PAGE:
Many people believe that joint accounts are a good way to avoid probate and transfer money to loved ones. But while joint accounts can be useful in certain circumstances, they can have dire consequences if not used properly.
Once money is deposited in a joint account, it belongs to both account holders equally, regardless of who deposited the money. Account holders can withdraw, spend, or transfer money in the account without the consent of the other person on the account.
Before putting anyone on a joint account with you, you need to be sure you can trust that person because they will have full access to the account. When one account holder dies, the money in the account automatically goes to the other account holder without passing through probate.
One problem with joint accounts is that it makes the account vulnerable to all the account owner’s creditors. For example, suppose you add your daughter or son to your bank account. If either falls behind on credit card debt and gets sued, the credit card company can use the money in the joint account to pay off this debt. Or if either gets divorced, the money in the account could be considered joint assets and be divided up in the divorce.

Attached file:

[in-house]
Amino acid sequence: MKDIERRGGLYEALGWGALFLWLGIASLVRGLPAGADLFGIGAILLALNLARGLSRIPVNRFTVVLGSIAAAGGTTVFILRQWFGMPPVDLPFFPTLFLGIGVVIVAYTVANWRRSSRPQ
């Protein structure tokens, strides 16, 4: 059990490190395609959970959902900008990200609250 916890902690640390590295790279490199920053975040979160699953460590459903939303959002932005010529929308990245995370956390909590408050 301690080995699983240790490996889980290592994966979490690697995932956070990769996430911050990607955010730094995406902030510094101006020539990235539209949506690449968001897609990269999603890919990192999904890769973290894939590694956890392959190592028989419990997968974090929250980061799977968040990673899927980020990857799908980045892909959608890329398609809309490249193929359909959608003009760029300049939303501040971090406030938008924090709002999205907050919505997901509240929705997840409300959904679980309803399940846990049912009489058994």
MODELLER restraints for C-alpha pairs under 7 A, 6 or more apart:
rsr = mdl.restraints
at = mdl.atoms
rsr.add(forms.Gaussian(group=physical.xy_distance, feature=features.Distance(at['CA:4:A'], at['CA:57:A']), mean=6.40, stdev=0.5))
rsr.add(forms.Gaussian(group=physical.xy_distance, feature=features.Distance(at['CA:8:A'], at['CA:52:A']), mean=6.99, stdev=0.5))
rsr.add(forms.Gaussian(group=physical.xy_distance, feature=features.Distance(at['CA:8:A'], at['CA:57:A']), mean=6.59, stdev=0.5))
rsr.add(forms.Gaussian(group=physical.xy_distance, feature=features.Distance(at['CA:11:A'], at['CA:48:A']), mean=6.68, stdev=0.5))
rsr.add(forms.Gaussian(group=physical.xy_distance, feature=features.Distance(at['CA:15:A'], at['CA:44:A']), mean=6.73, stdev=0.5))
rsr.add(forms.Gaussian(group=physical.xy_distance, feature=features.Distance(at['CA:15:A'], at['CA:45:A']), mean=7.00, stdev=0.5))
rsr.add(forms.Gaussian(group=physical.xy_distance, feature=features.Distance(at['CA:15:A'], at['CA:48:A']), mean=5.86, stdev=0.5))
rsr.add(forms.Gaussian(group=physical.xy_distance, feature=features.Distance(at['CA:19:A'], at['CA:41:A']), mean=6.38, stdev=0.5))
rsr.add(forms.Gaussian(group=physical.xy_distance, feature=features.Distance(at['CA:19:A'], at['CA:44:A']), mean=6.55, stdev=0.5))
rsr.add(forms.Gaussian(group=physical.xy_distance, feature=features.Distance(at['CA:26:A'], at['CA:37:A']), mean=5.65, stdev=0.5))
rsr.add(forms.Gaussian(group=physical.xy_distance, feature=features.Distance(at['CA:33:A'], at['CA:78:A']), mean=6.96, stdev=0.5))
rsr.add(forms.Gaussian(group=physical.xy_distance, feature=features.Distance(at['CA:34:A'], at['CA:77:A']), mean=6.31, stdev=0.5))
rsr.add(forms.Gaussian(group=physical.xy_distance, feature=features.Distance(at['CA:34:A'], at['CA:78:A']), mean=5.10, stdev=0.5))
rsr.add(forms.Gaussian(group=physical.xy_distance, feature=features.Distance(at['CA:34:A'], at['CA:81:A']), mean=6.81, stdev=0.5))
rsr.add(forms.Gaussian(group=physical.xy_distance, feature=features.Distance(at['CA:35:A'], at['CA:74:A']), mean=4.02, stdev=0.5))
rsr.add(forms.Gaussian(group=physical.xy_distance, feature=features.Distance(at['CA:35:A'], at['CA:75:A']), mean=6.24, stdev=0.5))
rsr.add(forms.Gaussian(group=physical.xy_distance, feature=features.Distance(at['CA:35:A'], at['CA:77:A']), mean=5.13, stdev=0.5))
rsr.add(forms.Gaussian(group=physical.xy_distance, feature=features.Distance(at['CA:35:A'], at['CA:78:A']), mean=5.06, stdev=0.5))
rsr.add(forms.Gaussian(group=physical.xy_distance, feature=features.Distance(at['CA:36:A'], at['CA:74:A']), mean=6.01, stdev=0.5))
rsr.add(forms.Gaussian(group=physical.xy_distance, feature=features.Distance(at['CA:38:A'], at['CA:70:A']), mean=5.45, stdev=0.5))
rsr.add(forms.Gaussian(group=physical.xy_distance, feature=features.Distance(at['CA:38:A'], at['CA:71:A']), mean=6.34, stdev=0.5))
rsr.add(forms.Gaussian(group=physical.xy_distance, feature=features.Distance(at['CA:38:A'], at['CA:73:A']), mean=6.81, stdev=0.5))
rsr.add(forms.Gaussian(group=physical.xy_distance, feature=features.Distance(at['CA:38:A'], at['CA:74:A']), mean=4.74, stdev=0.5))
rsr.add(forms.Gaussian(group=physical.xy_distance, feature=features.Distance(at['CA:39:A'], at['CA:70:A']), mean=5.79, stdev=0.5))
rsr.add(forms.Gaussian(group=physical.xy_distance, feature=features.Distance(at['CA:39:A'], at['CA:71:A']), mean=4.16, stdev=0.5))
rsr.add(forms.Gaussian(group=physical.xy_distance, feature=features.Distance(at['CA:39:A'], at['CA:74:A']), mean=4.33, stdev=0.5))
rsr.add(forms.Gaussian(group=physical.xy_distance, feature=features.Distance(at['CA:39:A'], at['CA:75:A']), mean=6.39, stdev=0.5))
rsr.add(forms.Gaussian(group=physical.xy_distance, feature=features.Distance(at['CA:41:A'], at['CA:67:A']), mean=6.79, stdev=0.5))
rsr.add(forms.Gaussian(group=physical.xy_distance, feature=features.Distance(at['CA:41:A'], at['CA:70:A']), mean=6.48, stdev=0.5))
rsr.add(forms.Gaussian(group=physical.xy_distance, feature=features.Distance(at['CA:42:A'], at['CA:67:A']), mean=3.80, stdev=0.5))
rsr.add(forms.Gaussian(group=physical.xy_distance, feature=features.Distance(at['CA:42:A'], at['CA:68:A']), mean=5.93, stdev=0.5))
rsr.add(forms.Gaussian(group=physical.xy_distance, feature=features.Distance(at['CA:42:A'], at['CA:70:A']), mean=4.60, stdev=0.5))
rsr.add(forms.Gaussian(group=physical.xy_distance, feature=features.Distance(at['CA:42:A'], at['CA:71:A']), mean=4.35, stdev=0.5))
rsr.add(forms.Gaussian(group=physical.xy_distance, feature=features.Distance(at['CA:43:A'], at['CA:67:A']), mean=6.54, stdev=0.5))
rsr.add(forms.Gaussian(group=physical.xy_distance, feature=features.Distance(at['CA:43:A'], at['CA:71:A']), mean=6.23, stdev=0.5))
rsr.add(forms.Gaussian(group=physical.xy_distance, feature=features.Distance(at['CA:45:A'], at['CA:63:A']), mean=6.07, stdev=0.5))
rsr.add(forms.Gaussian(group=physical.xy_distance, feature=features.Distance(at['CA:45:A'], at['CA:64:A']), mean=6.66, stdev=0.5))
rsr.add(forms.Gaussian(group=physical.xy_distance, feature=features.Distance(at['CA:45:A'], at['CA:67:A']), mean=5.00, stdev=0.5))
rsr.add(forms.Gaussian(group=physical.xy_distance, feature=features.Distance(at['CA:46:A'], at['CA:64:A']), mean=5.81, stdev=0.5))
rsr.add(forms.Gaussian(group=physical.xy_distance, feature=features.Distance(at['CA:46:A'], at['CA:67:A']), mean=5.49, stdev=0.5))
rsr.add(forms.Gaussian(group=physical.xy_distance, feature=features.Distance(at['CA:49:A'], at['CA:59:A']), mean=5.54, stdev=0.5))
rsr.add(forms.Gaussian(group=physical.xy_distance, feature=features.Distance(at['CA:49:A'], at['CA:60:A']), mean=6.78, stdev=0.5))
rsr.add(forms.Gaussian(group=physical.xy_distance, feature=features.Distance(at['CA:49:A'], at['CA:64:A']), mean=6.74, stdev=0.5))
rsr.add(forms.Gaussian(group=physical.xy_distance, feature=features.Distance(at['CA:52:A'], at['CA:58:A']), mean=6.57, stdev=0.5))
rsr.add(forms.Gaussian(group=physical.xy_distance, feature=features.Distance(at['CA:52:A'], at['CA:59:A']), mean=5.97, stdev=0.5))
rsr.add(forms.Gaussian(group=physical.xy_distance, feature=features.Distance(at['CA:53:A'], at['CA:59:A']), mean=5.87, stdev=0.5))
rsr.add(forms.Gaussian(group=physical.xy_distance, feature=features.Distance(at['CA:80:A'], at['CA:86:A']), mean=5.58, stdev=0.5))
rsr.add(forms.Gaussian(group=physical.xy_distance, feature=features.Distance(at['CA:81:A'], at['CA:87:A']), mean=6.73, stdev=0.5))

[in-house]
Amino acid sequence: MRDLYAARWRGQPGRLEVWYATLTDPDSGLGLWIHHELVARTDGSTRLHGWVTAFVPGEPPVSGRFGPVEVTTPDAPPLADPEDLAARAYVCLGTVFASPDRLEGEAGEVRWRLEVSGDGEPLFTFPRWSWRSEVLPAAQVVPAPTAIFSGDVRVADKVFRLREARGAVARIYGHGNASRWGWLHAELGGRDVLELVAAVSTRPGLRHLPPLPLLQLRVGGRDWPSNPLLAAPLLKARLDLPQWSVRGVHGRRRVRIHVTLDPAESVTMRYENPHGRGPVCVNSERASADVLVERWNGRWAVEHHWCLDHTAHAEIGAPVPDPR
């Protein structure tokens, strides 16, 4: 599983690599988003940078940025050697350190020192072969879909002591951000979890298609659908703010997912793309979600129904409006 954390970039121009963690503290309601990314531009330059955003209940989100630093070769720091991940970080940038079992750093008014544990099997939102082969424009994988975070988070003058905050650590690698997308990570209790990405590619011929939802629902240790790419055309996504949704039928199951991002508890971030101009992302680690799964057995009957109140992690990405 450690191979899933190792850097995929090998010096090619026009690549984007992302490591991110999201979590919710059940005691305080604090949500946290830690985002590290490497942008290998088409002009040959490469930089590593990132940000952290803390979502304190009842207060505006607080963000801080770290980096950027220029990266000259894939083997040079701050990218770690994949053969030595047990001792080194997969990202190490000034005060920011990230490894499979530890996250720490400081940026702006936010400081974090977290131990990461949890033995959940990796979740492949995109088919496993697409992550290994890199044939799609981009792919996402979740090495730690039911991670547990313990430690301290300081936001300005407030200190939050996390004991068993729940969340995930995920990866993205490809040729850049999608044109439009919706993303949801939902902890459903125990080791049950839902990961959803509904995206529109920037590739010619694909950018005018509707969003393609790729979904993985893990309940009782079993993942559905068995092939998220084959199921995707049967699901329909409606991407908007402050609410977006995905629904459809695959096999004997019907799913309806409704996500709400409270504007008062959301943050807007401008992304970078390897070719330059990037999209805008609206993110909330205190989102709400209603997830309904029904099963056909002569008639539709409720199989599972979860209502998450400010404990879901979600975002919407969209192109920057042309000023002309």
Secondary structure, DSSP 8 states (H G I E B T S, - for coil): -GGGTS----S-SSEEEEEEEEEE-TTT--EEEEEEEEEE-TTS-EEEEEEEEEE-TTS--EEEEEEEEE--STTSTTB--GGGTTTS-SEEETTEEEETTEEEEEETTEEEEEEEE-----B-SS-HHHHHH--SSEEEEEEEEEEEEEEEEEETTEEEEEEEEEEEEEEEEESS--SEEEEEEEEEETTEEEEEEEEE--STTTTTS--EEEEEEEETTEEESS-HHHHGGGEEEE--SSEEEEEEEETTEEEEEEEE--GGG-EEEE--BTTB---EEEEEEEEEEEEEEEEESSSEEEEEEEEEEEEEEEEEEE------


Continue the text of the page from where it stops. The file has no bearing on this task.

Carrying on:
While a joint account may have two names on it, most states assume the applicant owns the entire amount in the account regardless of who contributed money to the account.
There is a better way for a loved one to have access to your accounts if necessary, and that is through a Power of Attorney. This will ensure family members have access to your finances in the case of your disability. If you are seeking to transfer assets and avoid probate, a trust makes better sense.
Be Educated! Be Proactive!